You know what we value most as a nation by what we are not allowed to take on without widespread hysteria. The illuminating metaphor is known as the "third rail" of politics. Lose your footing and step on something, we as Americans, hold dear and - ZAP!
Our most lethal third rails are cutting Medicare, cutting Social Security, cutting defense spending, and raising taxes. So, we can't cut anything and we can't ask citizens to pay for it. Our third rails have us painted into a mixed-metaphor corner.
This all could be a quaint ideological tug-o-war between Left and Right: Left wants to spend and tax. Right wants to cut and cut. If that were actually true, it would be as simple as choosing your side and making your case. Do you want to be taxed more or do you want the government to spend less?
What's clouded this question is what the dreaded government actually is. For example: the slogan often used by right-wingers, "We are a nation of laws," is singing the praise of the government. Who makes the laws? Enforces them? Alters them? The government. Private industry isn't deciding case law (not yet anyway). It's not bringing criminals to justice. It's certainly not regulating businesses to work for the public good. That's what government employees do. Or in the case of the banks, are supposed to do. Government makes us a nation AND makes our laws.
Saying you have a "legal right" is saying the government agrees with you that you're entitled to a said action. Legality is what the government decides based on the will of the people.
But you'll hear people confess they hate government and are exercising their legal right to say so. And they'll say it without irony. What do they think the government is?
The phrase "government spending" is always a pejorative. It's a nasty phrase for excess. According to conservatives, government spending is always "out of control," unless it's on the military. If it's the military: We support our troops. Wave flags. Apple pie. Debate over.
The military is the government. It's government funded and government run. Big military is big government. The President is the Commander-in-Chief of the military. You can't be against government and be pro-military. That's like being anti-rain but pro-precipitation.
"I'm for fiscal responsibility and a strong defense," is a weathered battle cry. The two concepts are at odds with each other. According to the Stockholm International Peace Research Institute, in 2008, the U.S. spent 41.5 percent of the world's military expenditures. That's of the entire planet. The second on the list are the Chinese who spend 5.8 percent. So, what are we spending over $600-$800 billion a year on? Who are we protecting ourselves from? What enemy of ours has had a submarine in the past 20 years? Why do we still have those billion-dollar programs?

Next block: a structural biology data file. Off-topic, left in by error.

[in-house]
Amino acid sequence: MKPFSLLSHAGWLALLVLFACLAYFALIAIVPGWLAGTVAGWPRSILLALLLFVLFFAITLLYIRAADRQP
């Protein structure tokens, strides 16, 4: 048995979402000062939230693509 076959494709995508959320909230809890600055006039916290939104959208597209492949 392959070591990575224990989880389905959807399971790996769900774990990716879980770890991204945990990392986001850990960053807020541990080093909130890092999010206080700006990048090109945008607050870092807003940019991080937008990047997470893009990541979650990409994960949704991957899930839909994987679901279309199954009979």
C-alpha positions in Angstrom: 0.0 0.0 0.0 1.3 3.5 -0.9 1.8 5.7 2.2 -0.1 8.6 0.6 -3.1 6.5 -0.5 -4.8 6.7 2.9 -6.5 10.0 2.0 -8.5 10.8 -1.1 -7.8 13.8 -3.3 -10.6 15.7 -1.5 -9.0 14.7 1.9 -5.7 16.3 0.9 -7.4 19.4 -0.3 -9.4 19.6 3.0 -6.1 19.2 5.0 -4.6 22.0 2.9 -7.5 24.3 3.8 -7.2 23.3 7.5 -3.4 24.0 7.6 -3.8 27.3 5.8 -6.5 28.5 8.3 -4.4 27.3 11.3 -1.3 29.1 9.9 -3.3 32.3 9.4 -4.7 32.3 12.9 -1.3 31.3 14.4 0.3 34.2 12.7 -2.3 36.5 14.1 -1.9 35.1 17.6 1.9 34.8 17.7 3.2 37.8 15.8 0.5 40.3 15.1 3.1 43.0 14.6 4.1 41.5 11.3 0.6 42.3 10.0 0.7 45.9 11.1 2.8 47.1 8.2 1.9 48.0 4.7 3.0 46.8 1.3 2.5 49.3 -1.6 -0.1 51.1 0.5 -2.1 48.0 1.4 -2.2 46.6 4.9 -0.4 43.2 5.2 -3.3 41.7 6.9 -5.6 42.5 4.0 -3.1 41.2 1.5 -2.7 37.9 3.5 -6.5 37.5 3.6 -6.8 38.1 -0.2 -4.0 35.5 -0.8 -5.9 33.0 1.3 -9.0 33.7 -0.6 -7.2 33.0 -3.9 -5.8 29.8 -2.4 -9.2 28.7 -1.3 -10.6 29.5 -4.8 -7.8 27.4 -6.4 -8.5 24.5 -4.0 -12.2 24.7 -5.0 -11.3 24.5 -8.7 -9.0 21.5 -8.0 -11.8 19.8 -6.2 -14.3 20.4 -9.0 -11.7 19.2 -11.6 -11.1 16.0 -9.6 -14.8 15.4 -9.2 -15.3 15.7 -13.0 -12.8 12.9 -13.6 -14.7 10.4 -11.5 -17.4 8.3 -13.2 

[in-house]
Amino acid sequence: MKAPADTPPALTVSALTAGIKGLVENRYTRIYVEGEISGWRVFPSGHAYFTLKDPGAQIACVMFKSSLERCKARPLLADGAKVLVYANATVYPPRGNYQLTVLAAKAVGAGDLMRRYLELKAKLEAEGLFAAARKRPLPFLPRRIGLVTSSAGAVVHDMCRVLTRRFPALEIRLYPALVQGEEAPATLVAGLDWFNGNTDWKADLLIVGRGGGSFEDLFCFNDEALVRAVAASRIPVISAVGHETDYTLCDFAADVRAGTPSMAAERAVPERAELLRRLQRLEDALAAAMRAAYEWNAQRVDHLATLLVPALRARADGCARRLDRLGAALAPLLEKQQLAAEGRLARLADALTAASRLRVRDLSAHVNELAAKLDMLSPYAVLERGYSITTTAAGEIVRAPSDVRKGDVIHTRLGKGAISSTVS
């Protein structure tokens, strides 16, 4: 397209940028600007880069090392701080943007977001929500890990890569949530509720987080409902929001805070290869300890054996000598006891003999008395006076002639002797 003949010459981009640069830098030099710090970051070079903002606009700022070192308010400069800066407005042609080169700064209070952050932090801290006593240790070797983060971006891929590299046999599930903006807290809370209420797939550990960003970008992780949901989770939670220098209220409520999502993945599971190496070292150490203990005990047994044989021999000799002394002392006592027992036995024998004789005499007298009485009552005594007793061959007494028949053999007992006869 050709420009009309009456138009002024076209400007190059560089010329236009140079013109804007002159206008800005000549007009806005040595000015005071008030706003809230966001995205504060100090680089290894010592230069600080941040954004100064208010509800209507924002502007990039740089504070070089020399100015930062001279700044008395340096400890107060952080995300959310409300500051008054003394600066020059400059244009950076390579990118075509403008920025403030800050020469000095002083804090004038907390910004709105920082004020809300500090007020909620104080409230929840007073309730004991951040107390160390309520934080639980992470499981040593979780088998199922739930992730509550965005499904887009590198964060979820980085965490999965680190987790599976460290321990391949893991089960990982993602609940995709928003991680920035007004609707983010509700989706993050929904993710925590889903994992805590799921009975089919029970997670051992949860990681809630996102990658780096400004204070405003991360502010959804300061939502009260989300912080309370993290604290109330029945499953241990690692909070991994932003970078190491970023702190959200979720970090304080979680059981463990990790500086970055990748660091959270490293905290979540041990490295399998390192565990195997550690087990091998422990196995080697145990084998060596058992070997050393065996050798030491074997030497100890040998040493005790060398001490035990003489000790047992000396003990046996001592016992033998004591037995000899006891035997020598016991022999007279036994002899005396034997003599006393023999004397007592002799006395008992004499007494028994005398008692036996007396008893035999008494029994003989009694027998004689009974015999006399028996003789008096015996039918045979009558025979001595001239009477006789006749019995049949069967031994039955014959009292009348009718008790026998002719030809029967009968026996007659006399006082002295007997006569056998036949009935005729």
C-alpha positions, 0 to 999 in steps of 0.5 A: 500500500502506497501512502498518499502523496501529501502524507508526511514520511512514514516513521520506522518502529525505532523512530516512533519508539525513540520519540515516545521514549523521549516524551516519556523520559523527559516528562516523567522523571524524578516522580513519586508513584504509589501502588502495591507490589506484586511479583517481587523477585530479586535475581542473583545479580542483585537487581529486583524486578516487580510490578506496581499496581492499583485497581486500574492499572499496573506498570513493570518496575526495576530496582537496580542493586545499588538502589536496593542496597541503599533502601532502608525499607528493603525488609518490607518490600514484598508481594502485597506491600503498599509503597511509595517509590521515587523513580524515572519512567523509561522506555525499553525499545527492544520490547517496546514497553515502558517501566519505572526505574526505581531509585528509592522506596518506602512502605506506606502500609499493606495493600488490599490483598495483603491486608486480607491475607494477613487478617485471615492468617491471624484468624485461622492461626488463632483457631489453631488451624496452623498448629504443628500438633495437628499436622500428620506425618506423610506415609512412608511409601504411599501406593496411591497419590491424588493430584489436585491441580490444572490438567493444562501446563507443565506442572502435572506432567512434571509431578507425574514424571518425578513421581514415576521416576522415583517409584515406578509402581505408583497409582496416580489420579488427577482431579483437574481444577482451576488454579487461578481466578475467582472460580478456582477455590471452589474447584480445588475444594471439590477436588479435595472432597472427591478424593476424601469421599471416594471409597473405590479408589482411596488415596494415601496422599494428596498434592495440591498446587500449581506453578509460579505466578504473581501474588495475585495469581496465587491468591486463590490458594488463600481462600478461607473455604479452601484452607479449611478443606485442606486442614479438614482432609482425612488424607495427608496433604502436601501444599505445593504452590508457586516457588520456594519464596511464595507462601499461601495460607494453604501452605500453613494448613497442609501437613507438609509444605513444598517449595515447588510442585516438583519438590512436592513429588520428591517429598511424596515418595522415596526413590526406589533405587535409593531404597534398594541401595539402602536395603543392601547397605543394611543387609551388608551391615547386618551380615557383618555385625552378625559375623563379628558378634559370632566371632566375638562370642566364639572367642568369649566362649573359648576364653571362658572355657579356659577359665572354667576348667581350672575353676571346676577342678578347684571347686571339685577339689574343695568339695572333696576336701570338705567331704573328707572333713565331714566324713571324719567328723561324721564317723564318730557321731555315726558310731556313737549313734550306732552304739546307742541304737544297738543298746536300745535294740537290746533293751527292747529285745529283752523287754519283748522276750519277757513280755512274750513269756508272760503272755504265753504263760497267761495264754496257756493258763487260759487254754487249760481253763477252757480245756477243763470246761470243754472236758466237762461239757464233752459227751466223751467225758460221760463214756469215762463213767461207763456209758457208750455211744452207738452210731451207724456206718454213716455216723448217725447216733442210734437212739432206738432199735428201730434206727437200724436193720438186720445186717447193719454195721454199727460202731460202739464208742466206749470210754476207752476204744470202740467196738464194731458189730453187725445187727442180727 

Going largely underreported, Secretary of Defense Robert Gates spoke at the Eisenhower Library (named for the president who coined the term "military-industrial complex"), last week calling for cuts in the Pentagon's budget. Gates asked, "Does the number of warships we have and are building really put America at risk when the U.S. battle fleet is larger than the next 13 navies combined, 11 of which belong to allies and partners?"
Gates' speech highlights the fact that we're in a solo arms race. Every other nation quit the competition and we're still sprinting to be on top. For the first time, we disclosed the exact amount of nuclear warheads in our arsenal: 5,113. That enormous stockpile has to be maintained, and by some estimates we, spend $29 billion annually on it.
That's right, we spend $29 billion a year maintaining weapons we only have so we will hopefully never use them. But bring it up and you're a thumb-sucking pinko.
We have two current wars we are waging and we are still preparing for other wars our grandparents already won. Military spending is a third rail hopefully made less charged by Secretary Gates, but not likely. For American politicians, speaking about it is taboo. To incorporate the always colorful, currently incarcerated, former governor of Louisiana, Edwin Edwards, who said the only way he could lose the election against David Duke was to be caught in bed with a dead girl or a live boy. I'll add: or admit plans for defense spending cuts.
Tina Dupuy is an award-winning writer and editor, and can be reached at email@example.com.